Folks, our country is moving too fast and things are happening at a rate that exceeds the imagination of many citizens.
Today, let’s reflect on the population boom as estimates indicate that Malawi’s population will be around 21.2 million next year.
Of big concern, however, are reports of increased pregnancies, marriages and HIV and Aids infections among adolescents or teens due to either their inactiveness or negligence in addition to promiscuous tendencies by some full-grown men and women.
Not long ago authorities at Zomba district health office (DHO) revealed that at least 16 people out of every 100 there had HIV, a virus that causes Aids. The DHO further stated that the figure was particularly high among female sex workers and youths, especially learners at the University of Malawi—also known as the college that God loves the most.
This is not only a cause for concern among parents and guardians, but a big blow to the country’s efforts to fight the spread of the disease and end child marriages and pregnancies.
More worrying is the fact that these revelations came after we heard that scores of primary and secondary school-going girls in districts such as Mangochi, Nsanje, Chikwawa, Phalombe and Mzimba fell pregnant during the Covid-19 pandemic as they idled at home while schools were closed.
Now, most of these youths have been having open or secret intimate relationships in the past and continue to do so with people who could otherwise guide them having or no time at all to talk to them about such issues.
To some extent, there is parental negligence. Some parents do not care about their children and have no time following up on what they are up to, especially during this extended holiday.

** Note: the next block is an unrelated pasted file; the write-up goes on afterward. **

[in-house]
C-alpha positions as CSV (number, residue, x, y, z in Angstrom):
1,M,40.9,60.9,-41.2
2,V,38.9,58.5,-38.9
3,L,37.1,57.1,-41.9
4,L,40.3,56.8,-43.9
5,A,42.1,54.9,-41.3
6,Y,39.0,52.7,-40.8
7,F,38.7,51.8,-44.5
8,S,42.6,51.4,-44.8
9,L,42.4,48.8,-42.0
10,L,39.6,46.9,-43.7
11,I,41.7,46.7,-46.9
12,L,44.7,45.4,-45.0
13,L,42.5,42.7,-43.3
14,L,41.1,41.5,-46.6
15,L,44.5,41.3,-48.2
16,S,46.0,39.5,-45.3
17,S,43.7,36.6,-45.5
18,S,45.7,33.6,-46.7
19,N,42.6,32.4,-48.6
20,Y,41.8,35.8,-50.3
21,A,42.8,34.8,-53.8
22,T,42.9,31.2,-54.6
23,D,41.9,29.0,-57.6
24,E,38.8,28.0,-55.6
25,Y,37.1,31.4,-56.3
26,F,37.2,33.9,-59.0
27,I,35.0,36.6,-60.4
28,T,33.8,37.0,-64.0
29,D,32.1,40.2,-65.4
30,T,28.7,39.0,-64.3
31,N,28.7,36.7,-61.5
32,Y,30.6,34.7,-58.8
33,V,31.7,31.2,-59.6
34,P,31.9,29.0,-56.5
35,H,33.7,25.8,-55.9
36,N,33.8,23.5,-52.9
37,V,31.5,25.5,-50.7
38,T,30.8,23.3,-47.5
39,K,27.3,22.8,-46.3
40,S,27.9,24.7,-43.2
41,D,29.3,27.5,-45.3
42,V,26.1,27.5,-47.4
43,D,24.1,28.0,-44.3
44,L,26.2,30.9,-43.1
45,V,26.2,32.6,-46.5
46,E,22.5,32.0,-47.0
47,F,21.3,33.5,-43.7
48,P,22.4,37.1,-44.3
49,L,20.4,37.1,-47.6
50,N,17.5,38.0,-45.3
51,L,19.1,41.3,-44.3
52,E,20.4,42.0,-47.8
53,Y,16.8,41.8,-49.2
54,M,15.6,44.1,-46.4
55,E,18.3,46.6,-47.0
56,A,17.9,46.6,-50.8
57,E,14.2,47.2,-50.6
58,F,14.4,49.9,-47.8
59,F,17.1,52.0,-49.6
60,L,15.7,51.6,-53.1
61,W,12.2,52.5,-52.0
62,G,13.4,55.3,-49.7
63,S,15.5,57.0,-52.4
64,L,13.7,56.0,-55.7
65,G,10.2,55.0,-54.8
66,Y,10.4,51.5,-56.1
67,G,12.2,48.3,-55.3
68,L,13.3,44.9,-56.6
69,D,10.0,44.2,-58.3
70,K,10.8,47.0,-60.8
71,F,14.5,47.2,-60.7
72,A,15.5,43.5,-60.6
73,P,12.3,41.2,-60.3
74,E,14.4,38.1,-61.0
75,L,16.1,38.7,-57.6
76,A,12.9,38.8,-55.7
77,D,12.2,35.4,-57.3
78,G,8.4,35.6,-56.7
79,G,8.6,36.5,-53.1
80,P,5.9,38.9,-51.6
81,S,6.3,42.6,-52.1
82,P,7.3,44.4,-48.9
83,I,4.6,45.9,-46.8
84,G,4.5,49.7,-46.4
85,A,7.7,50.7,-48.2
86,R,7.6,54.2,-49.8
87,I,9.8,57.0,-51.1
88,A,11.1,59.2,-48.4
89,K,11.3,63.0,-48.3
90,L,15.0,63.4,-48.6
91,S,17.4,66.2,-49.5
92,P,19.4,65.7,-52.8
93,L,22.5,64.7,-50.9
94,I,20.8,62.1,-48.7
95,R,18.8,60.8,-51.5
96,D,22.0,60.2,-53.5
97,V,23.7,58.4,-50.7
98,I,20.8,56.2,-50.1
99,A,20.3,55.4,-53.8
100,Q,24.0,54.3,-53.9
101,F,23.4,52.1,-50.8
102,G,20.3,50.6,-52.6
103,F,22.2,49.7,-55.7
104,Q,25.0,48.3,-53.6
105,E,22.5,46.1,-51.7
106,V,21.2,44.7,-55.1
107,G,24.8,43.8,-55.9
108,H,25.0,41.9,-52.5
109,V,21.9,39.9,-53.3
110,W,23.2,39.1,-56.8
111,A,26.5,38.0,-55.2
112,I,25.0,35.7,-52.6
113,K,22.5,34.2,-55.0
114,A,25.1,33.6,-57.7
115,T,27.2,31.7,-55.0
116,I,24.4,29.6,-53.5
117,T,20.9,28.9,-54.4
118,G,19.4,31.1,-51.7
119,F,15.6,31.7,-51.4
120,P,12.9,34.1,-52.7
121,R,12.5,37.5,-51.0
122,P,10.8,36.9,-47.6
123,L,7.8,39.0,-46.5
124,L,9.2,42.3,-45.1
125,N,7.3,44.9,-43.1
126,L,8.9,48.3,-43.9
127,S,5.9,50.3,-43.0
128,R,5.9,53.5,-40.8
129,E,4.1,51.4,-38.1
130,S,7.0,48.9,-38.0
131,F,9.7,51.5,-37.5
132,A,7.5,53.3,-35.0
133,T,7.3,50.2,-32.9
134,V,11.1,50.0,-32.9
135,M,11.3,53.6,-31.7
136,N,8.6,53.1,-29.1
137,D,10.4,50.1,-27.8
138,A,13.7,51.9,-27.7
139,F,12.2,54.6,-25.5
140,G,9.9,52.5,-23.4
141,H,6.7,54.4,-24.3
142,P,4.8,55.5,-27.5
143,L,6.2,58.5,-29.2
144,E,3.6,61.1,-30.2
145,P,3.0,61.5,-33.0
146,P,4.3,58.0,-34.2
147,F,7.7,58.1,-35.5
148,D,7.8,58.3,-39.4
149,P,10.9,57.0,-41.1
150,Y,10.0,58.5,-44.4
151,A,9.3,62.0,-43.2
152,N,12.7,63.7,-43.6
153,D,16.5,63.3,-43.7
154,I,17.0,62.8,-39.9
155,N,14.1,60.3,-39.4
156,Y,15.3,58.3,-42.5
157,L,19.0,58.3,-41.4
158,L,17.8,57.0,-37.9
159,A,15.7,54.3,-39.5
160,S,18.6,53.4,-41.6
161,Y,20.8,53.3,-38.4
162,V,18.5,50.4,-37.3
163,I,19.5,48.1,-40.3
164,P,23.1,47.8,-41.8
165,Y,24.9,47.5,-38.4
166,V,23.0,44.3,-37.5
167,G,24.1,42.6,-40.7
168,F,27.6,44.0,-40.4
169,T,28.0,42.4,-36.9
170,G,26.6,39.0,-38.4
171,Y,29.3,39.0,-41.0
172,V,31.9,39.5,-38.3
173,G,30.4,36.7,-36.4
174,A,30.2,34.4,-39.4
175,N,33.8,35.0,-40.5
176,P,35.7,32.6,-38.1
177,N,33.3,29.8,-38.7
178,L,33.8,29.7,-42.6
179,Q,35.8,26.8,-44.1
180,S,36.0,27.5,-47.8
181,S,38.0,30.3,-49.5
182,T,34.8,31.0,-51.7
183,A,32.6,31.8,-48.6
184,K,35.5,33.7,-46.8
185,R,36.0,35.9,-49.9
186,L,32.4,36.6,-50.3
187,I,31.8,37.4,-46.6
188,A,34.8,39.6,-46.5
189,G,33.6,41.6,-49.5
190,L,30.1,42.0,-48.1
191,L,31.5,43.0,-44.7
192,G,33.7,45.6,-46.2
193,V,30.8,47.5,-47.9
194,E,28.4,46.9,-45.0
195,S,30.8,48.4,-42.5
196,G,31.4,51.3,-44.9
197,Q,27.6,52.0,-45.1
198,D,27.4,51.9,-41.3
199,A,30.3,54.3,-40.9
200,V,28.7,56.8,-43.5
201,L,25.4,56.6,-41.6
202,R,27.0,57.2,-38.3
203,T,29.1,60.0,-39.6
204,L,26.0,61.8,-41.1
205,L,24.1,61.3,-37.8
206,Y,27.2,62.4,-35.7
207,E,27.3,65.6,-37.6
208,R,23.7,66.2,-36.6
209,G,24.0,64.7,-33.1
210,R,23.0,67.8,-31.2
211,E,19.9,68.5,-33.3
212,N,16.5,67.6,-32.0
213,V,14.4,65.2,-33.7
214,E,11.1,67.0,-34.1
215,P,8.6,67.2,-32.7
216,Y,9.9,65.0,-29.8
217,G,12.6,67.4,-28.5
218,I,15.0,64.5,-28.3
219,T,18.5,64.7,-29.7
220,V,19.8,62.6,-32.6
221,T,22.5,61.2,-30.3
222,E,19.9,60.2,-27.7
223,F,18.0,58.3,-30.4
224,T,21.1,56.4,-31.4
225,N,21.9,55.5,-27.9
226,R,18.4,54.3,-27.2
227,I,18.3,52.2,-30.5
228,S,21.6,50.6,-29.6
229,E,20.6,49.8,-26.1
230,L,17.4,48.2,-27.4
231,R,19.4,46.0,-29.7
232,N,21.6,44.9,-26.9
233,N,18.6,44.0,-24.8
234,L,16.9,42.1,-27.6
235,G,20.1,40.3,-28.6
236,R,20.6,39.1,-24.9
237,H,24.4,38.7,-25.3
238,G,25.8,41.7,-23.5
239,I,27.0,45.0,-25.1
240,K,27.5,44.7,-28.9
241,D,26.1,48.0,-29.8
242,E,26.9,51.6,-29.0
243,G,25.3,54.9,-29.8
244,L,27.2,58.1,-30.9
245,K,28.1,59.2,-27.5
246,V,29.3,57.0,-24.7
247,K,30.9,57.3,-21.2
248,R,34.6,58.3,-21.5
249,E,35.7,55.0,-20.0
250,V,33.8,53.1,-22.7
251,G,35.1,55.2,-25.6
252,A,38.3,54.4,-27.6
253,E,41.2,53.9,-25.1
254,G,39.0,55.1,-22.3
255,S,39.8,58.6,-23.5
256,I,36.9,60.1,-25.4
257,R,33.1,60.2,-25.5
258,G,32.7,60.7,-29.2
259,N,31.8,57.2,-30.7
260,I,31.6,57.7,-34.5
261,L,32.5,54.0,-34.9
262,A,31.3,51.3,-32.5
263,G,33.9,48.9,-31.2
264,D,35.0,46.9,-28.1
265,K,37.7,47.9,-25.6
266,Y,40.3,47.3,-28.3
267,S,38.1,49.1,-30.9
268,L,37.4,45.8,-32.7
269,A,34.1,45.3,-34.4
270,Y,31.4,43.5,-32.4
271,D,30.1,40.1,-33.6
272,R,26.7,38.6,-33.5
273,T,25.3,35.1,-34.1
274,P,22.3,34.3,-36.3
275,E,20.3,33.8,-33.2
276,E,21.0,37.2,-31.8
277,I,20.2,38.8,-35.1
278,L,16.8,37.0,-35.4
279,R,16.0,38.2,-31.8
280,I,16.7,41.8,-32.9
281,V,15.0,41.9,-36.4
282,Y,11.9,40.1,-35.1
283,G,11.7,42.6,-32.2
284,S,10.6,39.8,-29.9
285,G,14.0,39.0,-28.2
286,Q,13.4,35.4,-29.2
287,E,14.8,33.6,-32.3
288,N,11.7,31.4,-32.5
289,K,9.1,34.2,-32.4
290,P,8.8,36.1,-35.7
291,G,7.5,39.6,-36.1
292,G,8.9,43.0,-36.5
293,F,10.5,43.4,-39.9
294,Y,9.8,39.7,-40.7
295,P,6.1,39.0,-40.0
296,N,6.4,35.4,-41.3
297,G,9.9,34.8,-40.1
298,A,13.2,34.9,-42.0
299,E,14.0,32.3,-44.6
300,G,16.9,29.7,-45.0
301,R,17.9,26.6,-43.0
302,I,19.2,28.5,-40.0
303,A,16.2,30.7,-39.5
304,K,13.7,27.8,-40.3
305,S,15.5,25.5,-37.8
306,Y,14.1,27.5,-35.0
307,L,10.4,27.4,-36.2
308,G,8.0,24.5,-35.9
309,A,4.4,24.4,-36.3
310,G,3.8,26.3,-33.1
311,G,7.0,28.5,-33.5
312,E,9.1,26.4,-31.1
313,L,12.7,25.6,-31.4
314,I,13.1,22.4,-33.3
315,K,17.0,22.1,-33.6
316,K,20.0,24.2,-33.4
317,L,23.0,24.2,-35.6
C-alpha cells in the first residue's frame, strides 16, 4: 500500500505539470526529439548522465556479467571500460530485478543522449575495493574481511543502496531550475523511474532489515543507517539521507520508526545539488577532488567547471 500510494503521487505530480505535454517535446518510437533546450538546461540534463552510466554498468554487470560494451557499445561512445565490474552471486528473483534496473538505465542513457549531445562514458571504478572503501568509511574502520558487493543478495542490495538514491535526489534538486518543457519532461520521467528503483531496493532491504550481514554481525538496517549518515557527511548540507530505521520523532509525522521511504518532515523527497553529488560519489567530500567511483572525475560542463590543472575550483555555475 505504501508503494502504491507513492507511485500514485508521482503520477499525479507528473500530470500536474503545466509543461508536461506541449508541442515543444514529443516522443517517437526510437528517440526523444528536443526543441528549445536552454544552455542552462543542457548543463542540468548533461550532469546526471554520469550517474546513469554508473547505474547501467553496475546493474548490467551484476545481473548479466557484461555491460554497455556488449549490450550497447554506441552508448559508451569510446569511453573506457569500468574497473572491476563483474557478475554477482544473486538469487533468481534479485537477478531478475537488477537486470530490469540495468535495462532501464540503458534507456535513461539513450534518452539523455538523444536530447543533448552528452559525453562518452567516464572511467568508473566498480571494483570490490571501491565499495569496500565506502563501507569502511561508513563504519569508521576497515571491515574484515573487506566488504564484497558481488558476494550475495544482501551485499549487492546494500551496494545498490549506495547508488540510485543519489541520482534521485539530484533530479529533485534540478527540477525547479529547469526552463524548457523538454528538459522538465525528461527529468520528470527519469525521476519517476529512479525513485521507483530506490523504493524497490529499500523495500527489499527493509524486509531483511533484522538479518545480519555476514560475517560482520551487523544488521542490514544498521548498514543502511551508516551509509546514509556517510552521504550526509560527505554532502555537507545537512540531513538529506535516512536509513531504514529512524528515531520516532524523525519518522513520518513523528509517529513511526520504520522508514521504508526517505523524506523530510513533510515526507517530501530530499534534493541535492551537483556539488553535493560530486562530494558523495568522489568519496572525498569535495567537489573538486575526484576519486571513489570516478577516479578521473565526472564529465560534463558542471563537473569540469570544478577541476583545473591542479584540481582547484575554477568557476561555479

The other day, one prominent education activist told us that his organisation reported at least 5 000 cases of teenage pregnancies in Phalombe district at the height of the pandemic, while over 500 girls entered into early marriages since March 2020.
What a shocking revelation to learn that even girls as young as 10 years were among those expectant. Further, not only boys and young men were responsible for this menace, but adults were involved and continue to do so until today.
Now, the question is what must we do as a nation to address such crises that stand in the way of our longterm 2063 development agenda? For how long must we keep singing the song of self-discipline, self-restraint and self-denial for our youth to embrace behaviour change?
For how long should we blame cultural beliefs and poverty as catalysts that push girls and boys into indulging into a rage of unprotected sexual encounters with their peers and adult lovers?
I also believe what we see and hear with our naked eyes and ears in terms of pregnancy and HIV and Aids statistics are but a tip of the iceberg.
Honestly, we all need to rise up as Malawians and help the government to reverse the direction that our country is gradually taking to curb the spread of HIV, unplanned pregnancies by youths and their early marriages.
Otherwise, the situation today spells trouble, trouble and more trouble for Malawi’s future and that of her generations!